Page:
This year, the great city of Seattle, Washington is the location of both the International Trademark Association Annual Meeting (May 19-23) and the American Intellectual Property Law Association Spring Meeting (May 15-17). If you are one of the many lawyers attending these events and you want a Seattle trademark experience, you could do the obvious and visit locations associated with the city’s famous modern brands. Alternatively, you could go back in time a bit further.
Washington became the 42nd state in 1889, the same year the Great Seattle Fire destroyed much of the city. A combination of new railroad lines and post-fire construction led to a boom in population and commercial activity. On July 17, 1897, this already-promising economic climate went into hyper-drive when the S.S. Portland arrived from Alaska, heralding the beginning of the Klondike gold rush. The trademark disputes that arose from this economic activity started working their way into the published opinions of the Ninth Circuit and the newly christened Washington Supreme Court in the first decades of the twentieth century.
We took a look at the first ten trademark disputes involving the city of Seattle (which date from the turn of the century up to the start of World War I). To our delight, we found them riddled with connections to celebrities, shootouts, world politics and the multicultural fabric of migration in the American west. So, if you need something to do in Seattle, why not review our ten part Seattle Trademark History series. You can even create your own Seattle Trademark History Tour by consulting our handy map (also reprinted at the end of this post) and visiting one of the locations that gave rise to these disputes. This is Part 10. You can find the other nine parts of the series (once they are published) by clicking here.
Behaving Badly at the St Francis Since 1907
In 1905, the Hotel St. Francis opened for business at 816 Union Street. Likely named after the much more famous St. Francis Hotel in San Francisco (which opened the previous year), Seattle’s Hotel St. Francis was a modest wooden structure of forty-eight rooms and a dining room, where families could stay for about $3.50 a week.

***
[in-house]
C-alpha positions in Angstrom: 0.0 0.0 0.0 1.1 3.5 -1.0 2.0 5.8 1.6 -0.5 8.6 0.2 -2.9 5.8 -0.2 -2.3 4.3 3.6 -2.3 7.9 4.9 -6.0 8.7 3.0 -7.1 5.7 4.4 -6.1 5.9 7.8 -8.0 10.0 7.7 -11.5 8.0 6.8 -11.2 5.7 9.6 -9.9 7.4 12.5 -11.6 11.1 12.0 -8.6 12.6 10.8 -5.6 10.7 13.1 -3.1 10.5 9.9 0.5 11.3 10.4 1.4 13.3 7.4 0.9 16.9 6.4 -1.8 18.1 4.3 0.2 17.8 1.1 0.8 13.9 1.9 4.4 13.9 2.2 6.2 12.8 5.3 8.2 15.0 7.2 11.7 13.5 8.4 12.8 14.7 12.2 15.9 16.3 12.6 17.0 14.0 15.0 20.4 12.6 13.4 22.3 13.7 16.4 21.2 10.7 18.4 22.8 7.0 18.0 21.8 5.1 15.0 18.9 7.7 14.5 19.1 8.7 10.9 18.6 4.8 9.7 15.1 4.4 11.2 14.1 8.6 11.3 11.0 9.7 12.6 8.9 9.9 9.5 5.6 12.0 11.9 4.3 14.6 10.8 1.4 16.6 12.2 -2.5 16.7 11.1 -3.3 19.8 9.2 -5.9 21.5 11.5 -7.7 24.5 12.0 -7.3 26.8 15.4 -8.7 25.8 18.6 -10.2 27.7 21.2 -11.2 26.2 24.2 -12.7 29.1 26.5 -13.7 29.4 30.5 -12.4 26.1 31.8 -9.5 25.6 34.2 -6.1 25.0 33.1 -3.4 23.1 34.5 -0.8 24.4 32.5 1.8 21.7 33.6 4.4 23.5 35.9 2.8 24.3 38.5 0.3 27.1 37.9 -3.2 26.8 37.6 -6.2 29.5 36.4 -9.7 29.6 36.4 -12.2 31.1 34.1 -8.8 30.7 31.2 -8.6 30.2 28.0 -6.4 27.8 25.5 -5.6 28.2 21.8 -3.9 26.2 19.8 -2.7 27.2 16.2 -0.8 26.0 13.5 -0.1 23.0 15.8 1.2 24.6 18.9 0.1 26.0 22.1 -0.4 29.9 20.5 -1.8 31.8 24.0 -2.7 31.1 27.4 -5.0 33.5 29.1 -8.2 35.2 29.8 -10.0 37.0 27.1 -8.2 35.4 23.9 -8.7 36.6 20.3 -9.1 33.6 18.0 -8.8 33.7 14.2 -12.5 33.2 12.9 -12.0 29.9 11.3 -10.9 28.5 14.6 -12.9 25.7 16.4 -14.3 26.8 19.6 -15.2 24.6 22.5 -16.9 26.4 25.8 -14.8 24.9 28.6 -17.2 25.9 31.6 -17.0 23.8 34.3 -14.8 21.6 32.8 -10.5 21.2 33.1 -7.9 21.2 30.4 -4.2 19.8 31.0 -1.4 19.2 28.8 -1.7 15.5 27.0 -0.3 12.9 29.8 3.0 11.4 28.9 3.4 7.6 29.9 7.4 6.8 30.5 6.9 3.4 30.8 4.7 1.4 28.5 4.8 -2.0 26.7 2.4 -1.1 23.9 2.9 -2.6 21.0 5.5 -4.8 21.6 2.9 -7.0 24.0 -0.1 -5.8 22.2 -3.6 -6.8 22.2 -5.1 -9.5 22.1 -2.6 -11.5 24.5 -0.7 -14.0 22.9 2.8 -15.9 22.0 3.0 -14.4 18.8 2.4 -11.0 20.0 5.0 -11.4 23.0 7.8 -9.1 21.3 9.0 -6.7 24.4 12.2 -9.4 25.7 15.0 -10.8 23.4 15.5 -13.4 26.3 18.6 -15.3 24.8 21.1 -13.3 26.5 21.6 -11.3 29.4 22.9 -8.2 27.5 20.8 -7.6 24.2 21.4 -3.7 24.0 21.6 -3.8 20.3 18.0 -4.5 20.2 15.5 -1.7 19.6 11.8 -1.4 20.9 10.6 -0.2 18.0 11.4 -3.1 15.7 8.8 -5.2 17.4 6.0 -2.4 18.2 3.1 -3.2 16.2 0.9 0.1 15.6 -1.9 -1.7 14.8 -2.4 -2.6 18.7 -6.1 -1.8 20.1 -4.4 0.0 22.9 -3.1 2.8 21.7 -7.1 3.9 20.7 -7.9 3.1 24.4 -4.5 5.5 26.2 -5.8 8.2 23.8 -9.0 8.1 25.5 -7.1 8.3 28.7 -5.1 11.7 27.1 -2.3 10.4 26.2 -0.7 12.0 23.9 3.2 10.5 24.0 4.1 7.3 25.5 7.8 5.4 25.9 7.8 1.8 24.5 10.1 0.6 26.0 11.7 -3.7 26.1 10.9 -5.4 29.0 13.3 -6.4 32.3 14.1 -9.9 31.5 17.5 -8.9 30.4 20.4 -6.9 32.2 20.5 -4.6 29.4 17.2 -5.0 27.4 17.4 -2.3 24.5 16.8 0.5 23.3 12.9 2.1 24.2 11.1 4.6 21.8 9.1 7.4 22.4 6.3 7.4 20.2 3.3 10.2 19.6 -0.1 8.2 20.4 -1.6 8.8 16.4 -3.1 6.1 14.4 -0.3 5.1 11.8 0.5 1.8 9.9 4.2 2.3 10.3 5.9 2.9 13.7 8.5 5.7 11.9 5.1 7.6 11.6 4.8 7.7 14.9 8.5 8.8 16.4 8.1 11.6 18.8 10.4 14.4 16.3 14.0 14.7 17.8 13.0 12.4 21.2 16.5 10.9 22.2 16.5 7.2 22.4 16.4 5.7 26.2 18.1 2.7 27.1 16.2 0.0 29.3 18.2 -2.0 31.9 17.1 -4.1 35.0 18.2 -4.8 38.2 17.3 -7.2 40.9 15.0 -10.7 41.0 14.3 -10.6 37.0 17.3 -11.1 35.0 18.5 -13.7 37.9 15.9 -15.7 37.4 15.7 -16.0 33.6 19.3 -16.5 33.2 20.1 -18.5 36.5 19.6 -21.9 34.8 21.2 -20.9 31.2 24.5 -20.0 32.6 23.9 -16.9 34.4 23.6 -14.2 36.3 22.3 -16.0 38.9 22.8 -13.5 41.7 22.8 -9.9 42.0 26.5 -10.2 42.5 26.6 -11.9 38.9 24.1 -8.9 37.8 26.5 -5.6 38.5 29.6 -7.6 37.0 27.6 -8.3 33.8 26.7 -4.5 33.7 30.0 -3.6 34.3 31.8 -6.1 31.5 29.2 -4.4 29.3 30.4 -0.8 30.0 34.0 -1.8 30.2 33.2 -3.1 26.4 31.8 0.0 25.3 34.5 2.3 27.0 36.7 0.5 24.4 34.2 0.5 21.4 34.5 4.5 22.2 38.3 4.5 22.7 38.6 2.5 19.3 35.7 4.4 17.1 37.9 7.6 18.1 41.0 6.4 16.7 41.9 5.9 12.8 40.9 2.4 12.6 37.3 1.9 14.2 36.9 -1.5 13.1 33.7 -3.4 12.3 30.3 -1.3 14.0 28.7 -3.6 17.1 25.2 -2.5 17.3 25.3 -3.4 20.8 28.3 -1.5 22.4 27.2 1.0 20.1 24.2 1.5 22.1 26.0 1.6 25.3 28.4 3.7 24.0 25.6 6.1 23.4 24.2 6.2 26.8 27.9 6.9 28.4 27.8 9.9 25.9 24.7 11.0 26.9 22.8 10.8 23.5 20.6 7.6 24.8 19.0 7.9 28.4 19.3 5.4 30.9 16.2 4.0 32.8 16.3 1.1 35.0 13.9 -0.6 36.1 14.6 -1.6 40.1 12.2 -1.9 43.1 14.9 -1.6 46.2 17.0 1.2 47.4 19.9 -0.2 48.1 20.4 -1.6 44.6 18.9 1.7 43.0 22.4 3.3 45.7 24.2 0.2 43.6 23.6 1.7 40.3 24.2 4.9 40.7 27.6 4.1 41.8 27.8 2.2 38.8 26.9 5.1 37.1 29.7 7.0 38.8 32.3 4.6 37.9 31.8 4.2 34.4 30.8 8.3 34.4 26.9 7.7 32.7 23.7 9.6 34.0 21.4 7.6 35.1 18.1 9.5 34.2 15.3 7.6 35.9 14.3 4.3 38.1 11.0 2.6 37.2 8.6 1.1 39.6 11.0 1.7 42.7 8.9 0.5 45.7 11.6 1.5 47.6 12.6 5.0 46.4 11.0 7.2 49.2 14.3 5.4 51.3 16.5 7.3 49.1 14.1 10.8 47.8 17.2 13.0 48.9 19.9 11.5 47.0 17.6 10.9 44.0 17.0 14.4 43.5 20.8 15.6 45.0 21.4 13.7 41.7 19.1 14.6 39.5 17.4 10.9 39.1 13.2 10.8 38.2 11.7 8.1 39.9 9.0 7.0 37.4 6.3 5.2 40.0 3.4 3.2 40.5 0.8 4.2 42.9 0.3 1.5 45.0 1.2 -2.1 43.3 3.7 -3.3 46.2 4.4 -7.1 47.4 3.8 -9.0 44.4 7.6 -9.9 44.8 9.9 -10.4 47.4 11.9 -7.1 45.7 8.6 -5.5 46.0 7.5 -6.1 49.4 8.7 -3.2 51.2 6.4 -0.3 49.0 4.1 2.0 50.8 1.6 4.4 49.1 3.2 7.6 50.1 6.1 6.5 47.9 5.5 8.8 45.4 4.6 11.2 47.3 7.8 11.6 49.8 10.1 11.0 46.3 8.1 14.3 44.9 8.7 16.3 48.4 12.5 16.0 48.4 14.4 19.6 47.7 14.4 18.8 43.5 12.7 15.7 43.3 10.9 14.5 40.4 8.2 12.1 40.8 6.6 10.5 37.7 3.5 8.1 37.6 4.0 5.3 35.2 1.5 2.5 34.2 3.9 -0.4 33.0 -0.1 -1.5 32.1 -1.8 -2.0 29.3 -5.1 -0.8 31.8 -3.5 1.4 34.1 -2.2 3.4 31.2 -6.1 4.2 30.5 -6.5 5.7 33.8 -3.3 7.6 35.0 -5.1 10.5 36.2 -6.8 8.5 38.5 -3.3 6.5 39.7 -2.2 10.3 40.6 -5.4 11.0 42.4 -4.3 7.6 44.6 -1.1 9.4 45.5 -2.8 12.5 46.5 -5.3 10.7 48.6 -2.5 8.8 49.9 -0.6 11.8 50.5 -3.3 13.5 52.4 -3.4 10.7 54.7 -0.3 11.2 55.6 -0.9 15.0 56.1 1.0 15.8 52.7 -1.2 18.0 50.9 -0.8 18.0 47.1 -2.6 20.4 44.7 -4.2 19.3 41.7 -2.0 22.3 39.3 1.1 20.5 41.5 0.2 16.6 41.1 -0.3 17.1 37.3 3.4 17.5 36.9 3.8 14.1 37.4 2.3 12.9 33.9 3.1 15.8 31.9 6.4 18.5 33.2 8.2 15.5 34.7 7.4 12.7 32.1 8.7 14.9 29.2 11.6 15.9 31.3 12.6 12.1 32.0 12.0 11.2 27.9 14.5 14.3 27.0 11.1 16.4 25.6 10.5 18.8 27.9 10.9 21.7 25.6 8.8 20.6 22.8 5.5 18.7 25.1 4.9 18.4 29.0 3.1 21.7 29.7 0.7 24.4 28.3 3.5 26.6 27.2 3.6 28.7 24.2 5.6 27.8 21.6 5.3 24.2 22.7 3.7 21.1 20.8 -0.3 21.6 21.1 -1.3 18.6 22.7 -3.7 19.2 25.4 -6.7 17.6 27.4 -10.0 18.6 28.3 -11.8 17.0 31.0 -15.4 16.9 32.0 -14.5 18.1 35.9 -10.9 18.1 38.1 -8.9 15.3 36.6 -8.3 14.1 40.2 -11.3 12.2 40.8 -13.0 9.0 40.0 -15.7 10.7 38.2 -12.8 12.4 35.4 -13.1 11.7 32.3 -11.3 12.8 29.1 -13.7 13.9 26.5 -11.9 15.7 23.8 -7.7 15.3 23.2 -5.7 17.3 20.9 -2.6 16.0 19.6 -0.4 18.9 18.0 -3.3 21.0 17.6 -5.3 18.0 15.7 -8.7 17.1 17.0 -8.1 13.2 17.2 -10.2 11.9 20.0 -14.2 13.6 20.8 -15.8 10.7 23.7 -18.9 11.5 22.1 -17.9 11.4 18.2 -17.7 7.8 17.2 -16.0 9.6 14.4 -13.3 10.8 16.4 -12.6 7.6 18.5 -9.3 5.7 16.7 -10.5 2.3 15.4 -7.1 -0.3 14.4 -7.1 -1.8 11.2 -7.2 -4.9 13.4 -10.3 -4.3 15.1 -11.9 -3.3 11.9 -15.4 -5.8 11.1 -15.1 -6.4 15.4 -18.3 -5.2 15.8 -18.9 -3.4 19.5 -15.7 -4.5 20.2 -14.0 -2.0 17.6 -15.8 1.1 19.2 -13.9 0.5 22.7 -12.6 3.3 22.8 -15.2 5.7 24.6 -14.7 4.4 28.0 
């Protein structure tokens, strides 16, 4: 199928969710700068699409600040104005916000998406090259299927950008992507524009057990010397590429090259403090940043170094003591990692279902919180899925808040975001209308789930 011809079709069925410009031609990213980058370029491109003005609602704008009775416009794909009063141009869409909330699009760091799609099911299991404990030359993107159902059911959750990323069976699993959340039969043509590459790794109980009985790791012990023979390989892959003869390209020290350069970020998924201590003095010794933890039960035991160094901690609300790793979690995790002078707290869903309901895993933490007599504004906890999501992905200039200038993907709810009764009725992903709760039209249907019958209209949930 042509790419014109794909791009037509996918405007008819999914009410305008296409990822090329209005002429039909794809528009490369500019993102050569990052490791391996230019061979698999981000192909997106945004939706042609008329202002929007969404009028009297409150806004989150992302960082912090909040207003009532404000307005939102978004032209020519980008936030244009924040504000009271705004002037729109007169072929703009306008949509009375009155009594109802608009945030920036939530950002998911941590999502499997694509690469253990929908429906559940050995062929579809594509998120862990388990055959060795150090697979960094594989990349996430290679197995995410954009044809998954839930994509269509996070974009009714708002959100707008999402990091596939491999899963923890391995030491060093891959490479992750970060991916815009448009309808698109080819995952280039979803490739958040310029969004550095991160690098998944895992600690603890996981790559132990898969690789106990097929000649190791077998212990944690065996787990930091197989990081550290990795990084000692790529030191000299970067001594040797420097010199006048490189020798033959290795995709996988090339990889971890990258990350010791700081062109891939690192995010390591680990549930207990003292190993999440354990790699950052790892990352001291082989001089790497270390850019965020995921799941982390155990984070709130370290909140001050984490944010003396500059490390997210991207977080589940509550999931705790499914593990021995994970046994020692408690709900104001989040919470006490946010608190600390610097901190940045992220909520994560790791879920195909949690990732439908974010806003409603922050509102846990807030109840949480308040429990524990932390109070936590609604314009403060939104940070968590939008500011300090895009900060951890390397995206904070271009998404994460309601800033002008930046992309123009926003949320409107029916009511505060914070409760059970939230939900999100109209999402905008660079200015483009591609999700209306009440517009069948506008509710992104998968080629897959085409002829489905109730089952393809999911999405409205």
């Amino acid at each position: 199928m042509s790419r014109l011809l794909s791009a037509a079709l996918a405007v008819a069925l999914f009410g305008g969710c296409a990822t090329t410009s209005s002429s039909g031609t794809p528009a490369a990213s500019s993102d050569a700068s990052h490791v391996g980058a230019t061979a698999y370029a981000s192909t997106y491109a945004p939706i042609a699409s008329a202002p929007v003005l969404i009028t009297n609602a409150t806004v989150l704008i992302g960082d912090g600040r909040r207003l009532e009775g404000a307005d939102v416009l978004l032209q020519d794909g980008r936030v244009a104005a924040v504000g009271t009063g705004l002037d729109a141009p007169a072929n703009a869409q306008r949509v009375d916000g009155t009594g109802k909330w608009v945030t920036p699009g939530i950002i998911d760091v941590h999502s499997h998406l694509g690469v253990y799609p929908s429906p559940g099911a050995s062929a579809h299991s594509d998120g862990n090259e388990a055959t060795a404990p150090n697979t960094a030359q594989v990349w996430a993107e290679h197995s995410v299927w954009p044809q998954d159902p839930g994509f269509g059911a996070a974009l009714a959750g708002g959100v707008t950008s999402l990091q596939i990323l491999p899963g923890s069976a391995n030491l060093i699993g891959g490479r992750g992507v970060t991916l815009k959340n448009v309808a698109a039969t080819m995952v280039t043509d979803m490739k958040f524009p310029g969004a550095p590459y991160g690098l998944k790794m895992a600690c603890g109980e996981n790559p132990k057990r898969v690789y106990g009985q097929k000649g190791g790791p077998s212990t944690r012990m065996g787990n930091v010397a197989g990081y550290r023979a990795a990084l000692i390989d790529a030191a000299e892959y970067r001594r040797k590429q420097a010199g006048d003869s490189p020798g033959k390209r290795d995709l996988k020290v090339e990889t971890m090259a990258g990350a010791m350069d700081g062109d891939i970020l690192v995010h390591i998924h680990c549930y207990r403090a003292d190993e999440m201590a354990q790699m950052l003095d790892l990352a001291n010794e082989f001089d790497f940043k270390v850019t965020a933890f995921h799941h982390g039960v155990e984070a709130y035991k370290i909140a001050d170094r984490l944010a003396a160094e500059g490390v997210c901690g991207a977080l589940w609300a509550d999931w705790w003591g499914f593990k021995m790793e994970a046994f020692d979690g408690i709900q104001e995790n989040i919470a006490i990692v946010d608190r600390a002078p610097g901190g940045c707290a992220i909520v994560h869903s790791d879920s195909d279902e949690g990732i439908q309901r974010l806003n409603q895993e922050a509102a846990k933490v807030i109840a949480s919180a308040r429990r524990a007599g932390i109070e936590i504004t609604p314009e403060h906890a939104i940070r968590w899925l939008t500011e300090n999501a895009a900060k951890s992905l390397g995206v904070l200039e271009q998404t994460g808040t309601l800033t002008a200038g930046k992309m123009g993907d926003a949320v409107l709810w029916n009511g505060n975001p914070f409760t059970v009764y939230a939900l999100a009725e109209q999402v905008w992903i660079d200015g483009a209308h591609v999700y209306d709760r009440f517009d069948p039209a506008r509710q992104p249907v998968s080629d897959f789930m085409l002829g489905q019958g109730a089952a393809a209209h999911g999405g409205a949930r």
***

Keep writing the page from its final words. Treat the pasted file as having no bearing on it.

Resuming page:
In January 1907, the brand new swanky St. Francis Hotel opened for business a mere four blocks away, at the corner of 9th Avenue and Madison Street. The new St. Francis Hotel was made of brick and cement, had seventy-eight rooms and all the modern conveniences, including private baths, a barbershop, a billiard room, and even its own telephone exchange. Guests were charged $4.50 a night.
Actual confusion ensued. The old Hotel St. Francis started receiving phone calls, deliveries, luggage, and even an emergency medical visit intended for the new St. Francis Hotel. The owner of the old Hotel St. Francis got fed up and sold the property to W. Martell in May 1907. Martell marched right into court and asked for an injunction against the new St. Francis Hotel’s use of the name.
But King County Superior Court Judge Robert Brooke Albertson dismissed the case. As grounds for dismissal, Judge Albertson noted that (1) the defendant didn’t know about the plaintiff’s hotel when it opened the new St. Francis Hotel, and thus there was no fraudulent intent; (2) the plaintiff Martell was aware of the defendant’s new hotel when he purchased the old hotel in May 1907 from the previous owners, so he knew what he was getting into; and (3) the defendant’s new hotel was much fancier and unlikely to attract the sort of riff-raff that was staying in the plaintiff’s old dive.